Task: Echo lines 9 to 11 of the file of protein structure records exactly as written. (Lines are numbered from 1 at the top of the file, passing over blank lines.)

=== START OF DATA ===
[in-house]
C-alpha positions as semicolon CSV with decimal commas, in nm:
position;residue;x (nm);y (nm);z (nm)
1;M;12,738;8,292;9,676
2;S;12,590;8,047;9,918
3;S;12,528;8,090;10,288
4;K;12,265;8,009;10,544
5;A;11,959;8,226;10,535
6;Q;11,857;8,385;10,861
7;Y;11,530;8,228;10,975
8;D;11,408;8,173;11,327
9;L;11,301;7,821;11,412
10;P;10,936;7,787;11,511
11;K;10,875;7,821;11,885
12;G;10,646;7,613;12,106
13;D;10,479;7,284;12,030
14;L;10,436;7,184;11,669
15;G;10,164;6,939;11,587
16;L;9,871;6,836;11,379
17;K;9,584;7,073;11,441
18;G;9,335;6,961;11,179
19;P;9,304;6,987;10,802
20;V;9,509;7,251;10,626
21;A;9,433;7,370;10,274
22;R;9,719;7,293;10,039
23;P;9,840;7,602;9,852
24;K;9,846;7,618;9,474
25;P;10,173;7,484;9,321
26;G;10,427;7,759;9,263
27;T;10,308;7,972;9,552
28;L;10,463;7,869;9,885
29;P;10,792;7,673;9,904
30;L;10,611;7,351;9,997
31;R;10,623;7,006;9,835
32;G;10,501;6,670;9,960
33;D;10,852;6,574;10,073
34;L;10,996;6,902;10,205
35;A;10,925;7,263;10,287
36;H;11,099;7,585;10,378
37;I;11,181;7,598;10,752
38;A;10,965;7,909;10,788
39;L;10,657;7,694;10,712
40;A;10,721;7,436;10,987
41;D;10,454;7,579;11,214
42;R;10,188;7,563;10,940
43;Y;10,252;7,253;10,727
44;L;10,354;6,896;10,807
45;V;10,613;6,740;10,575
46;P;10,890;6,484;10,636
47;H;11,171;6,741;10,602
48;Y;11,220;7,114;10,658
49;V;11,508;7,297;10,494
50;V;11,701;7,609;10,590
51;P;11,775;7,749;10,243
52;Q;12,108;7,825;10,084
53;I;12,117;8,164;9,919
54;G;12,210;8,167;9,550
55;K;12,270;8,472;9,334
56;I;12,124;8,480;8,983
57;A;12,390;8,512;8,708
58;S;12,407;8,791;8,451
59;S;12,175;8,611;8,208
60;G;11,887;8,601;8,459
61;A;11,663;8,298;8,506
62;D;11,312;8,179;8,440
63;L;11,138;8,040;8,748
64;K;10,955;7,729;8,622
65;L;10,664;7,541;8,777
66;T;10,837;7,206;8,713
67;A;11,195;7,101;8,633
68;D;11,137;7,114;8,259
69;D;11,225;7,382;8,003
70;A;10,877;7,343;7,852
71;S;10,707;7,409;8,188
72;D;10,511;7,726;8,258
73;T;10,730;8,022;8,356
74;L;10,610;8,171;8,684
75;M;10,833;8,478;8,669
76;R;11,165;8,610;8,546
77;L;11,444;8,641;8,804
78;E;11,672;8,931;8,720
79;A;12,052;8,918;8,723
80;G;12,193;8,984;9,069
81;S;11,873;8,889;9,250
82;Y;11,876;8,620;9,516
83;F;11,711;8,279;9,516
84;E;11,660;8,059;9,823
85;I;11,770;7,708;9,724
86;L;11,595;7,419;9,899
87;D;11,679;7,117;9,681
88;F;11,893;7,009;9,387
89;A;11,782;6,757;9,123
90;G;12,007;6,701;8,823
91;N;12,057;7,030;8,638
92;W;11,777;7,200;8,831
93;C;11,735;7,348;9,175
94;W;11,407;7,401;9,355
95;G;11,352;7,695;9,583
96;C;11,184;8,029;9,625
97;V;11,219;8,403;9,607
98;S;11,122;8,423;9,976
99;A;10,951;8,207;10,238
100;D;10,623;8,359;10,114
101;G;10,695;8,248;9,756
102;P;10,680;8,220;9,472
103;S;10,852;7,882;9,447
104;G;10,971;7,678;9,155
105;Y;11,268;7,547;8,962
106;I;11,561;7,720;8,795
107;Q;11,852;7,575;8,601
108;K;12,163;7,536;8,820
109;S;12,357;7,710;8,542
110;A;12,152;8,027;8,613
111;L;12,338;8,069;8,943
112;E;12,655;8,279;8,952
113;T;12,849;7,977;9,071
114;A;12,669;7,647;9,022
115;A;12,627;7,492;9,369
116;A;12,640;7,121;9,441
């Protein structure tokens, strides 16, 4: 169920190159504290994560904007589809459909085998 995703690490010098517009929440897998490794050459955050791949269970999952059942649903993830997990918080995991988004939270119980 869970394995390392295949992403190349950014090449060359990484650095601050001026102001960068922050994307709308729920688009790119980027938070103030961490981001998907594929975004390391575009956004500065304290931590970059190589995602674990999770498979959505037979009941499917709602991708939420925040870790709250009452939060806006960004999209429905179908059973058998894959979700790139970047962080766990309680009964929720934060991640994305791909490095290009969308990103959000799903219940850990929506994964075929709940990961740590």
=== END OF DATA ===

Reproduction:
6;Q;11,857;8,385;10,861
7;Y;11,530;8,228;10,975
8;D;11,408;8,173;11,327